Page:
Contract Negotiation Tips


11 May 2017
Posted by Suzy Wood

So you’ve found what looks like an awesome deal. You’ve done a bit of preliminary due diligence on the other side and you’re confident the two of you would make a good team (and you’ve read our blog on contract signing tips).

Now comes the part you might’ve been dreading: the paperwork!

In this blog, part two of our contract law series, we look at what happens once you receive the contract, and why it’s important to stand your ground in the all-important negotiation phase of the deal.

Don’t assume the long form contract conforms with the heads of agreement

In many commercial deals, the parties will first reach in-principle agreement on the main commercial terms. This preliminary agreement will sometimes be in a series of emails or phone calls, or sometimes drawn up more formally in a “heads of agreement” (or “HOA”).

The idea is that the long form contract will match the commercial terms contained in the HOA, but you should never assume that this is actually the case. The person who prepared the agreement might not have had access to the HOA, or things might’ve been missed, or (more sinisterly) the other side might be hoping that you don’t pick up on their omissions!

Remember that heads of agreement are usually considered by the law to be mere “agreements to agree” and are often unenforceable in their own right. So it’s critical that everything that is in your HOA is carried over into the long form!

You should make a list of everything that was informally agreed between the parties and carefully review the long form, ticking off each item as it appears.

Don’t be scared to negotiate! Consider the use of a special conditions schedule

It can be intimidating, especially when dealing with bigger businesses, to ask for changes to a contract or to get a lawyer involved.  However, this will probably earn the respect of the other side, and give you the chance of getting a better deal for yourself.

Most businesses are open to negotiation. If they are not, you need to ask if they’re really the right kind of business to be working with.

If a business has more pragmatic reasons for not wanting to change the text of an agreement (for example, if it’s a standard form and they’re super busy), another great option is to ask for a schedule of ‘special conditions’ that override anything in the body of a contract.  Make sure you include a statement like ‘These special conditions are binding, form part of this agreement and override the terms set out in the main agreement in the event of any inconsistency’.  Special conditions can be written in ‘layman’s terms’: meaning you do not need a lawyer to draft them.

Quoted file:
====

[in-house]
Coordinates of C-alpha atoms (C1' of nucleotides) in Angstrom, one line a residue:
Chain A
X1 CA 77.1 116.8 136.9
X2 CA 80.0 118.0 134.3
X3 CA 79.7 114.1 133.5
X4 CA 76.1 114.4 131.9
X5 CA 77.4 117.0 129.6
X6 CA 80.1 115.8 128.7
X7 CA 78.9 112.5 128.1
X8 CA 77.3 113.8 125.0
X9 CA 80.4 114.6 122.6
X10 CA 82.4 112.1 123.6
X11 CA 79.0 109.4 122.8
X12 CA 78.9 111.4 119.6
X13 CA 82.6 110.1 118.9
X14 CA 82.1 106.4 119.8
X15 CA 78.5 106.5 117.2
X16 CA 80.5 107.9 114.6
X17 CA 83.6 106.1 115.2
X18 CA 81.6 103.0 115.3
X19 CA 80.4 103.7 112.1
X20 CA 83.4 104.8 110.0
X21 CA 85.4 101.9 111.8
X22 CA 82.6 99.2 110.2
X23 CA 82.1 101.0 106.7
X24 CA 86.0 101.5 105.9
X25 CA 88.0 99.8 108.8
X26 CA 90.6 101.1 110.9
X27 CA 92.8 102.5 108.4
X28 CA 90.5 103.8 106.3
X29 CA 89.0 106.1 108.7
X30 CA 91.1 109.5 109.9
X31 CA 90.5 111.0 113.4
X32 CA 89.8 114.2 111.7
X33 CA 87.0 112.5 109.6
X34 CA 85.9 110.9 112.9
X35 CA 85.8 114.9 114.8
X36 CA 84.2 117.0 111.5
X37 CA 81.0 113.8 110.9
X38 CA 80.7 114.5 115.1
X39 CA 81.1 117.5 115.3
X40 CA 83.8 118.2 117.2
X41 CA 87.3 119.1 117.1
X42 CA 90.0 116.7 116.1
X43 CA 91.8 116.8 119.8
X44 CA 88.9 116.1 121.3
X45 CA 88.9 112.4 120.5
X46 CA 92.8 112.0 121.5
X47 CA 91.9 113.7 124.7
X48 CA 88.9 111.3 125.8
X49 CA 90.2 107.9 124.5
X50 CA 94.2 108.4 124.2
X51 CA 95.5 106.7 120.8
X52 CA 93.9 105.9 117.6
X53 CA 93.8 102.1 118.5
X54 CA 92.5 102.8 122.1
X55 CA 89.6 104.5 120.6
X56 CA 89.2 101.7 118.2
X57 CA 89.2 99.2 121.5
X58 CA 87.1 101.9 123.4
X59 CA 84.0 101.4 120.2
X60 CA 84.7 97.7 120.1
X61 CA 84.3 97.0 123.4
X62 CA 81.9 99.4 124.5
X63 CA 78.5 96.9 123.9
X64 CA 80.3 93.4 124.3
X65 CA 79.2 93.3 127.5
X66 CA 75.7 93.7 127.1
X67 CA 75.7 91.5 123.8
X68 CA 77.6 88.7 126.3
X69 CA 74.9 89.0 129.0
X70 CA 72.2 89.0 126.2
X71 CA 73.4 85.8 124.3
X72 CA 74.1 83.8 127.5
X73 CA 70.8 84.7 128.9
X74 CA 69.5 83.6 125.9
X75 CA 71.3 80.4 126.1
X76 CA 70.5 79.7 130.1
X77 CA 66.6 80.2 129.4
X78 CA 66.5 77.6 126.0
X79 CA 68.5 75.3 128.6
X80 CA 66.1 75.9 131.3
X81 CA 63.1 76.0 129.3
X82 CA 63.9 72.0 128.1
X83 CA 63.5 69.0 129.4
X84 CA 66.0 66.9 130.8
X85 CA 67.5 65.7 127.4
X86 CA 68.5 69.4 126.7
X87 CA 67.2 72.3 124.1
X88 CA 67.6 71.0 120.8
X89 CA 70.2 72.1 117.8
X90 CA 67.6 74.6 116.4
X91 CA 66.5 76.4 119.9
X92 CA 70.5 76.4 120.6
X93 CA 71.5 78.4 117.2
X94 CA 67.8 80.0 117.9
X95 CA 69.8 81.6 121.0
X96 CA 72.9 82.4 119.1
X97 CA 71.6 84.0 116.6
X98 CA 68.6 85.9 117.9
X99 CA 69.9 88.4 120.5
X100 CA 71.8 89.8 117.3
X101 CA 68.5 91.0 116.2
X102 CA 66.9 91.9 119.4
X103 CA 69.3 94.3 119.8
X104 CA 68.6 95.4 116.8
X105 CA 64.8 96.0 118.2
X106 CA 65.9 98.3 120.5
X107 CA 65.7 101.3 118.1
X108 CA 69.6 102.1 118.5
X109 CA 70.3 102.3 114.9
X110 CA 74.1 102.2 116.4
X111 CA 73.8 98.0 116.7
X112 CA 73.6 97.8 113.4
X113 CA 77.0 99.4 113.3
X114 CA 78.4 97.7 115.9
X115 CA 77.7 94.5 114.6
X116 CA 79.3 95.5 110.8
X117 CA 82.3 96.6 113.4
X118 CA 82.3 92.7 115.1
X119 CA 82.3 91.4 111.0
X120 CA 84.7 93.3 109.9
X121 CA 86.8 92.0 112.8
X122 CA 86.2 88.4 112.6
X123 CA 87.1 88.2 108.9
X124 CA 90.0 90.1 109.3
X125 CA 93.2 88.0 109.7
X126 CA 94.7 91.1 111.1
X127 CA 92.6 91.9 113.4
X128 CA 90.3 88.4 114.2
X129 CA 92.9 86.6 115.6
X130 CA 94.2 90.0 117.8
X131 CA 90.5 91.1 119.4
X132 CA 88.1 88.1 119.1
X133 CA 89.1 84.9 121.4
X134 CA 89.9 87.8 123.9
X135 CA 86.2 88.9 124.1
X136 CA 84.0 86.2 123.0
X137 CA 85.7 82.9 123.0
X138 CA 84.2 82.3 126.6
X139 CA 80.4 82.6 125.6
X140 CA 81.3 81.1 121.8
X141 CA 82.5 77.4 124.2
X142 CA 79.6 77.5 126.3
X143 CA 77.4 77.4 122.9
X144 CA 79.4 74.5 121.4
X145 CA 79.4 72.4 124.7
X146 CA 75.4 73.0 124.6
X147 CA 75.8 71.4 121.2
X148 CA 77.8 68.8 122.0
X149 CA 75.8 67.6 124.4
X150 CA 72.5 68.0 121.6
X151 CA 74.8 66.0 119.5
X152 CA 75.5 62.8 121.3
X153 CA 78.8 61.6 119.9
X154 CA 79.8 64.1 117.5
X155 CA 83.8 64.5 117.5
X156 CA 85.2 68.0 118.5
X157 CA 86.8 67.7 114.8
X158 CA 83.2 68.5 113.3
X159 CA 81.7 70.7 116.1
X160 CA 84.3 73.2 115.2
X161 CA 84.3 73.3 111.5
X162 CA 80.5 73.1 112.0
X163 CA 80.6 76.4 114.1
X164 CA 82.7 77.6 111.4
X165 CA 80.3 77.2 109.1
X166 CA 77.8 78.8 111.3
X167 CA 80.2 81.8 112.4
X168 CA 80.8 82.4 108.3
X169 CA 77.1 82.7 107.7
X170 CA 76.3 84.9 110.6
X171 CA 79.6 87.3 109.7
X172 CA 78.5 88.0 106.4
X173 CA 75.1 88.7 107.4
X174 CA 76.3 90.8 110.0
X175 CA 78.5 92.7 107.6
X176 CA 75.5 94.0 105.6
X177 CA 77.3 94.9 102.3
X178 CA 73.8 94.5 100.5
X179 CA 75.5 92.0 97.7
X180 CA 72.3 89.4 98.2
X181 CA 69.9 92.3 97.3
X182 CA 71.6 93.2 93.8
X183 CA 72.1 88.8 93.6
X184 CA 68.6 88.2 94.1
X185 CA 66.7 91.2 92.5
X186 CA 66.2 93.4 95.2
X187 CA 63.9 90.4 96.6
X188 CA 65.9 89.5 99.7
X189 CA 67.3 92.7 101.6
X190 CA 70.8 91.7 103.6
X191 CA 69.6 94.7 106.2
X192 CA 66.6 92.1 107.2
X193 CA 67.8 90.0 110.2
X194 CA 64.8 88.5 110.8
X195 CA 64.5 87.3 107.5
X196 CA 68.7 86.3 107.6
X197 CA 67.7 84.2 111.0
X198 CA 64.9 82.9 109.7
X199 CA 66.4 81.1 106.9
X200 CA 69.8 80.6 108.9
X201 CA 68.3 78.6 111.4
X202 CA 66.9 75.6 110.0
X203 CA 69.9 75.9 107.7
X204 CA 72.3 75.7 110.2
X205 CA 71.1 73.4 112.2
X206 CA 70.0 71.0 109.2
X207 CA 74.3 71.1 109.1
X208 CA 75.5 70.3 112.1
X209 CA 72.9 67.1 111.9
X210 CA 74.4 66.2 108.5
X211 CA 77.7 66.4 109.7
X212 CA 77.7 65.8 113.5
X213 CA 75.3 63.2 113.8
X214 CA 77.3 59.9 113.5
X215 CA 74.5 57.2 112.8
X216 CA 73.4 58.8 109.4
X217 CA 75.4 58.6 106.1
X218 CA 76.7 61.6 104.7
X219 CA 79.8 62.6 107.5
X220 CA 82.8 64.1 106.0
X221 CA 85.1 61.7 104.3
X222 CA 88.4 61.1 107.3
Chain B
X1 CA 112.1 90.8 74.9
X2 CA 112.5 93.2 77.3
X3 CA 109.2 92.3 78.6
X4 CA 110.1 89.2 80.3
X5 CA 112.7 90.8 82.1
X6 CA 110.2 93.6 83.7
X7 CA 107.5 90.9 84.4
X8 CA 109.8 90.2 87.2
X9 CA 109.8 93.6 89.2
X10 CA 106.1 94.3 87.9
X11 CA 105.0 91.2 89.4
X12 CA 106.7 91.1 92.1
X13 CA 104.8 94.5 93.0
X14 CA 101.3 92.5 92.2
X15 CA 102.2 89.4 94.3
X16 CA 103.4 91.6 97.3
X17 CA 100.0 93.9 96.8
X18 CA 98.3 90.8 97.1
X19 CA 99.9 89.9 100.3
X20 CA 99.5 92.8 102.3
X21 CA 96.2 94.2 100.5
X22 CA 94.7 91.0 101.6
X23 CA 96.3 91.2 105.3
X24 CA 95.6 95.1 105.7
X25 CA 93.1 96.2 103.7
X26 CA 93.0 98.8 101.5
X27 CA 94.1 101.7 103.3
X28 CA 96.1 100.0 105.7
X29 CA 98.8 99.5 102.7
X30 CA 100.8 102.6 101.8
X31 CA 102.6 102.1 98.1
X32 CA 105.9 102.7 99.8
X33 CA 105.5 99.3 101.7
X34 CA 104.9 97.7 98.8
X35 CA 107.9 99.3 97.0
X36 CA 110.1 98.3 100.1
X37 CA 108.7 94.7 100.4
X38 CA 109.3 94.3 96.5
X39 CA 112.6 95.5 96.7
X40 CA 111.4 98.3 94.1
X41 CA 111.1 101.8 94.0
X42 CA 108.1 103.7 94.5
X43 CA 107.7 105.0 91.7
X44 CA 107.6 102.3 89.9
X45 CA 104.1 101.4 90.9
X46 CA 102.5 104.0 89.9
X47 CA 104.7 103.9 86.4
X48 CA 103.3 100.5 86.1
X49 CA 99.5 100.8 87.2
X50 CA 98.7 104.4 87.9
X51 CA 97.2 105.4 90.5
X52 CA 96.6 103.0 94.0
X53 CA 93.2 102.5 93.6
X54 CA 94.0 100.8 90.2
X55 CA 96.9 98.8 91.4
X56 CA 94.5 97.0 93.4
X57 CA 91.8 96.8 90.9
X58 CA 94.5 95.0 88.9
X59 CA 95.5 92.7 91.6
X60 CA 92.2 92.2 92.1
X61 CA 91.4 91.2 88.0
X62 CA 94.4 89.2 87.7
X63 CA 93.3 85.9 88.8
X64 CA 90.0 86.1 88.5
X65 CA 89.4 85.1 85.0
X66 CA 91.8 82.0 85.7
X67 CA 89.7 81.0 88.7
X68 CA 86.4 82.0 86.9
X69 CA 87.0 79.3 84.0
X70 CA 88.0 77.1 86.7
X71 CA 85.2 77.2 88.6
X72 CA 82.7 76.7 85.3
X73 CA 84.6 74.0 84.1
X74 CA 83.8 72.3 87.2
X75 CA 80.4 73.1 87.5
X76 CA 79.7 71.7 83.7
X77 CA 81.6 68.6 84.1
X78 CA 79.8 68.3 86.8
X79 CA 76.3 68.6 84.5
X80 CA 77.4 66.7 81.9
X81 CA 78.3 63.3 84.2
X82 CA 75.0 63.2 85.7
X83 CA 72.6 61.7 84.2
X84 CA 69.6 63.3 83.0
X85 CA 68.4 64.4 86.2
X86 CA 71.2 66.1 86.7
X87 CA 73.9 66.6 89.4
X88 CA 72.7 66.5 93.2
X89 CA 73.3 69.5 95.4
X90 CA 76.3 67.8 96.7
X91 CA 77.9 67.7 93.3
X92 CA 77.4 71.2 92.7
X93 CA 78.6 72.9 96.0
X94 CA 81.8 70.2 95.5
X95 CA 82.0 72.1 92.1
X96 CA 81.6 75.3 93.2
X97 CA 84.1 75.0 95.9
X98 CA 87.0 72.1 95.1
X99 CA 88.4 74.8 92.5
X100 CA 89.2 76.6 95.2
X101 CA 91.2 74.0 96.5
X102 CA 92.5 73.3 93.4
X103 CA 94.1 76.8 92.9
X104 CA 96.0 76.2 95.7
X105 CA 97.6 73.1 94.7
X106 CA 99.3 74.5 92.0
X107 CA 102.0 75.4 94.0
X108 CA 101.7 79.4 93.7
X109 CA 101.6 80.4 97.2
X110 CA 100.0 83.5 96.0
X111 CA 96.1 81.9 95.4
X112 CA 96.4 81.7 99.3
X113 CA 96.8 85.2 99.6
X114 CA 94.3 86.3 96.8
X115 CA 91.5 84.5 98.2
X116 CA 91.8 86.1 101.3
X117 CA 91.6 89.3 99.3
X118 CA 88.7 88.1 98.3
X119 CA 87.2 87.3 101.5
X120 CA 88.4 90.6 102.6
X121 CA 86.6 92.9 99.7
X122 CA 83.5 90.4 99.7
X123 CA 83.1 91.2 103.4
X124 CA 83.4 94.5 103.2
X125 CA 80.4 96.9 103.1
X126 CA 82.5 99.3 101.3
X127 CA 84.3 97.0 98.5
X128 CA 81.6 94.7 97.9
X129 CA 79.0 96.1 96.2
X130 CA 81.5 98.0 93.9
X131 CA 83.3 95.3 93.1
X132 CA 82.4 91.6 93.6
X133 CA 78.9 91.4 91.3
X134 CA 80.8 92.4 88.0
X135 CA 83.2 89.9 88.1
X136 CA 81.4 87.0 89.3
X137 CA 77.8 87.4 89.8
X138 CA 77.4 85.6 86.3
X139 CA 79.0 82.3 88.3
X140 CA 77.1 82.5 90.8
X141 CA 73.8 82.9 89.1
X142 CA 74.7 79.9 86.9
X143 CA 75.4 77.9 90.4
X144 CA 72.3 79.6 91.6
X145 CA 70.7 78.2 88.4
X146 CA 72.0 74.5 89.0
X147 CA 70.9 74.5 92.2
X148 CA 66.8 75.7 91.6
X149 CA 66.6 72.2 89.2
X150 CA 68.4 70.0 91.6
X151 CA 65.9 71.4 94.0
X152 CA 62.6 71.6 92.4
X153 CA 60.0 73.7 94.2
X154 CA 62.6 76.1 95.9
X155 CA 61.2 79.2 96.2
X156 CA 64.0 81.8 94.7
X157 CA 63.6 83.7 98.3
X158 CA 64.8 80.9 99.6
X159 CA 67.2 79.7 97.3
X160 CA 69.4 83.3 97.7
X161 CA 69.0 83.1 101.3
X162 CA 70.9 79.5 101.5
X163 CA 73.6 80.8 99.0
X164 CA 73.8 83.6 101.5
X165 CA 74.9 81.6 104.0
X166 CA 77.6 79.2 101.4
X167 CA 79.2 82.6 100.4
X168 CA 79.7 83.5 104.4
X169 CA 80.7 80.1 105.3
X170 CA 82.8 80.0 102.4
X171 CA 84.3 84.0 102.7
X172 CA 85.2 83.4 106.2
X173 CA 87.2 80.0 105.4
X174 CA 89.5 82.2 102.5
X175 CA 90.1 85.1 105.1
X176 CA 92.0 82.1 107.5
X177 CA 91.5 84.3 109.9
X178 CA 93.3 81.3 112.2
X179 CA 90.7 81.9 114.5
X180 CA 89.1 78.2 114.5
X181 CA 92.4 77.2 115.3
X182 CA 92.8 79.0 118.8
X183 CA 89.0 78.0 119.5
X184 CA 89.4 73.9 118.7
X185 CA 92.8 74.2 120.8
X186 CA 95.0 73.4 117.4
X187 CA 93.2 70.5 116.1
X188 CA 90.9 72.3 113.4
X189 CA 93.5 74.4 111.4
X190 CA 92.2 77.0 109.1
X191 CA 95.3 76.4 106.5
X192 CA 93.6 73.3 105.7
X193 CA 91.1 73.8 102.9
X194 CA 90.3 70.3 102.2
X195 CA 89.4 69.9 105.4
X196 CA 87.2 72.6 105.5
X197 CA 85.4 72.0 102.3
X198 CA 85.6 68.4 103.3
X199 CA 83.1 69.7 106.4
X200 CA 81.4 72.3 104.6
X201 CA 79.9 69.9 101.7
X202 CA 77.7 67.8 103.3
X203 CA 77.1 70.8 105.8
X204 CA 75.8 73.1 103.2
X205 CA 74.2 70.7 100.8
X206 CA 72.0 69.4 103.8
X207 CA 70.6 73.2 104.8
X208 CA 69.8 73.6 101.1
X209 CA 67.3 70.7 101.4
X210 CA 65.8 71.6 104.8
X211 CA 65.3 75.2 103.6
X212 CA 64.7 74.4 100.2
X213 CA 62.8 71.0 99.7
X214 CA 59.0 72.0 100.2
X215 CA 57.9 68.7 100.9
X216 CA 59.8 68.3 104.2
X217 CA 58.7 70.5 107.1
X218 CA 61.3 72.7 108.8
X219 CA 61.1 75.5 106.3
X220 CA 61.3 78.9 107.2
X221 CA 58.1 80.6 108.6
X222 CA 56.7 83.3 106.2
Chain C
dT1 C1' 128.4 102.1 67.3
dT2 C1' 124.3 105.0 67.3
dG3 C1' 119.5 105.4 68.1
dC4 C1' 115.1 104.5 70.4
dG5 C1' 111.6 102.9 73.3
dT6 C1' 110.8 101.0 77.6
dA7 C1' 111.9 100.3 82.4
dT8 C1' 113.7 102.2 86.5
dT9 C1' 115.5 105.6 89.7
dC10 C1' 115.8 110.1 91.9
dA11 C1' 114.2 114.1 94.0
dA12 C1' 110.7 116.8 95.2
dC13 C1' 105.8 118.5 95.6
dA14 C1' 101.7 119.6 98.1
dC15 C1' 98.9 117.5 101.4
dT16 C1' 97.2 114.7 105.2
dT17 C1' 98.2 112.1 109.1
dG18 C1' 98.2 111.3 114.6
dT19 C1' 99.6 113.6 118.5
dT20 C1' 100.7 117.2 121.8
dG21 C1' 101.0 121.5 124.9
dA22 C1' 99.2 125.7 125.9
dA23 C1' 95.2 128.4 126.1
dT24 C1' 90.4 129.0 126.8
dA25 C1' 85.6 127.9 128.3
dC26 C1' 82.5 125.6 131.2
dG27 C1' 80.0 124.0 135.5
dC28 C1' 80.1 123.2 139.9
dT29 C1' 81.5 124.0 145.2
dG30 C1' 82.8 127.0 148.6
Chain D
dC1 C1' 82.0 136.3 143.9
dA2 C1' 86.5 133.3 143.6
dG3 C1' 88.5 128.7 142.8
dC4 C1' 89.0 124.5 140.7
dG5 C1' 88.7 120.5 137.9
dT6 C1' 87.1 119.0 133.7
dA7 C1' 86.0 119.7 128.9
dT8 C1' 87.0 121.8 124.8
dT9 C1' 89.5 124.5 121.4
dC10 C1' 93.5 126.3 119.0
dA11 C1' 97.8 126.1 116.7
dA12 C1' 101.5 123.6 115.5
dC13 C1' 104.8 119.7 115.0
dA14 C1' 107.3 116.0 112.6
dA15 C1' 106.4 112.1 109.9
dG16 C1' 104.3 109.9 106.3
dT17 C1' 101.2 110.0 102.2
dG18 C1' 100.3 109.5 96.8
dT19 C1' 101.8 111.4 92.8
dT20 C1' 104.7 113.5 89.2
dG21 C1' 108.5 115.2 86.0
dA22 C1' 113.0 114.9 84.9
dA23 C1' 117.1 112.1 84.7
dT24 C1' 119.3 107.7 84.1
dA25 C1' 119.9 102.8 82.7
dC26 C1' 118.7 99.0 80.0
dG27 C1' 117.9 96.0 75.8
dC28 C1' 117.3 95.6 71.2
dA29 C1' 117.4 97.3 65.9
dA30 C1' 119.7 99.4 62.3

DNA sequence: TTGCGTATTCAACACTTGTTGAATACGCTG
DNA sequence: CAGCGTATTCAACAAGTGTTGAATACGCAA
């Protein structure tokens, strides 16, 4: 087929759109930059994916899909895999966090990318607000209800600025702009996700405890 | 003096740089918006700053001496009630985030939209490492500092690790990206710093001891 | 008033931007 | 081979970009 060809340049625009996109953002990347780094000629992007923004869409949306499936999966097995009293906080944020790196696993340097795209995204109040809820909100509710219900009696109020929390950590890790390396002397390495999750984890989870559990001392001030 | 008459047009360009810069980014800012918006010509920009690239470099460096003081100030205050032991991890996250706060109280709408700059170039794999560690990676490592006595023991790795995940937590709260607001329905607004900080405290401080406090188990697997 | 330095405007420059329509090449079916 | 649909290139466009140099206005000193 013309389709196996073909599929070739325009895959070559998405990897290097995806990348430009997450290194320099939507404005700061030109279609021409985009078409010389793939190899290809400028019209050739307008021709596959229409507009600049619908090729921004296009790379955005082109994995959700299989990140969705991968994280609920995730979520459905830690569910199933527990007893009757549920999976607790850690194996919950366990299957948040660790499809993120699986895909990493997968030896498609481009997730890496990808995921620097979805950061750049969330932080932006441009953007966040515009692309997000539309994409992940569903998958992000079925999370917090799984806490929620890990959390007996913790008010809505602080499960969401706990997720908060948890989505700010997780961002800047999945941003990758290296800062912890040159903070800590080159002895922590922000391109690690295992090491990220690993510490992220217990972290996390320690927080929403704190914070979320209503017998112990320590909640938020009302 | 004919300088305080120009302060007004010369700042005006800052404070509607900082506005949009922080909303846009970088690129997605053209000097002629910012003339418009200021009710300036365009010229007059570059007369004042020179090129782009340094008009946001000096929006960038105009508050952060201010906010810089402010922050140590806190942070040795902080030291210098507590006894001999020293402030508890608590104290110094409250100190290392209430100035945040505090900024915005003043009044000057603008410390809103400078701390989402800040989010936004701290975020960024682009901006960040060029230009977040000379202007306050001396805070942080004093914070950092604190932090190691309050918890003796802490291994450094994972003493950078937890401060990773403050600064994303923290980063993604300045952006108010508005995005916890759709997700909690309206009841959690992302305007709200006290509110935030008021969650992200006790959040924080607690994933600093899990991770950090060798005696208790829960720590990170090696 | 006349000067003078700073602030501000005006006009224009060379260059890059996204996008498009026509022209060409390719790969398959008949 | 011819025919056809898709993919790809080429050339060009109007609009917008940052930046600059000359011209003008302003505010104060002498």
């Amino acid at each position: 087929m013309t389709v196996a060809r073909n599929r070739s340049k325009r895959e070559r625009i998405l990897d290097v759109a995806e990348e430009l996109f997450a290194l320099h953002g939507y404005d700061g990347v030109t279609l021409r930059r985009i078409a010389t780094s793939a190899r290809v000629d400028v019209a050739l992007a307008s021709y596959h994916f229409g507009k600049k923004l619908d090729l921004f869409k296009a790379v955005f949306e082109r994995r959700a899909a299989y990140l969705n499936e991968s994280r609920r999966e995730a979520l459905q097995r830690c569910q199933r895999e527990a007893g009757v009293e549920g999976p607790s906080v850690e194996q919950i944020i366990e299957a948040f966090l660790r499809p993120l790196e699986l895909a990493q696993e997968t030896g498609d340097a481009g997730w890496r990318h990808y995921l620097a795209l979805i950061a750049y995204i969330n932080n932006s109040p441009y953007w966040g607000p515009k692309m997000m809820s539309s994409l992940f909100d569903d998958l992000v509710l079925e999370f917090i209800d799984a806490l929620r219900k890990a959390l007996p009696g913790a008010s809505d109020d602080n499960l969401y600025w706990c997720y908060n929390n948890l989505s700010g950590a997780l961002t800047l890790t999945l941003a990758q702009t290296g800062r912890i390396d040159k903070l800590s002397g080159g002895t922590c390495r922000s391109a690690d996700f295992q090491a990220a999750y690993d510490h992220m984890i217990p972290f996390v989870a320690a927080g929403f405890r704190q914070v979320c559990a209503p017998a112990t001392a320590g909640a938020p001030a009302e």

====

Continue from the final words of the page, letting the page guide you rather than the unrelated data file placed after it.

If it’s important, get it in the contract

It can be tempting to think “The other side said XYZ when we discussed this point, so I can hold them to it”.

Actually, many commercial contracts contain an “entire agreement” clause which says that the contract covers the whole agreement and no emails, text messages or conversations can be referred to in an effort to introduce further terms. Even in the absence of this kind of clause, contract law principles can make it very difficult for you to rely on representations made by the other side to incorporate new terms into the contract.

If the other side is prepared to say something in an email or over the phone, they should be prepared to put it in the contract itself, and you shouldn’t be shy about asking for this.

Ask the other side to track their changes

Nothing is guaranteed to give you a headache like trying to compare two documents side by side during negotiations. With each draft of the agreement, ask the other party to do you the courtesy of showing their changes using the “tracked changes” function in Microsoft Word, so that you can cut down on review time.

Double-check the final draft before signing

Make sure the version you sign matches the last agreed version and incorporates all the changes.

Some kinds of agreements allow the parties to simply exchange scanned versions (“counterparts”) without both signatures needing to be on the same physical page. Others require the original to be signed by both parties. Check the signing provisions of the agreement to be sure.

We strongly recommend you keep a scanned copy of the final, and forward a copy to any lawyer you had helping you with negotiations. It would be a nightmare to lose the original and have nothing to back you up!

We would also recommend that each page is numbered, and that the final physical version (once scanned) is stapled, so that there will be evidence of any tampering, and so that nobody can argue that pages were inserted at a later date.

And there you have it – five simple steps to set you well on the path to being a killer commercial negotiator!  But if and when the time comes to lawyer up, we would love to hear from you. Contact us for a quote by emailing or call (03) 9521 2128.


The information in this article is of a general nature. It does not constitute formal legal advice, and should not be relied on as such. Please see the full disclaimer in our website terms. Please contact Studio Legal if you are seeking advice about a specific legal matter.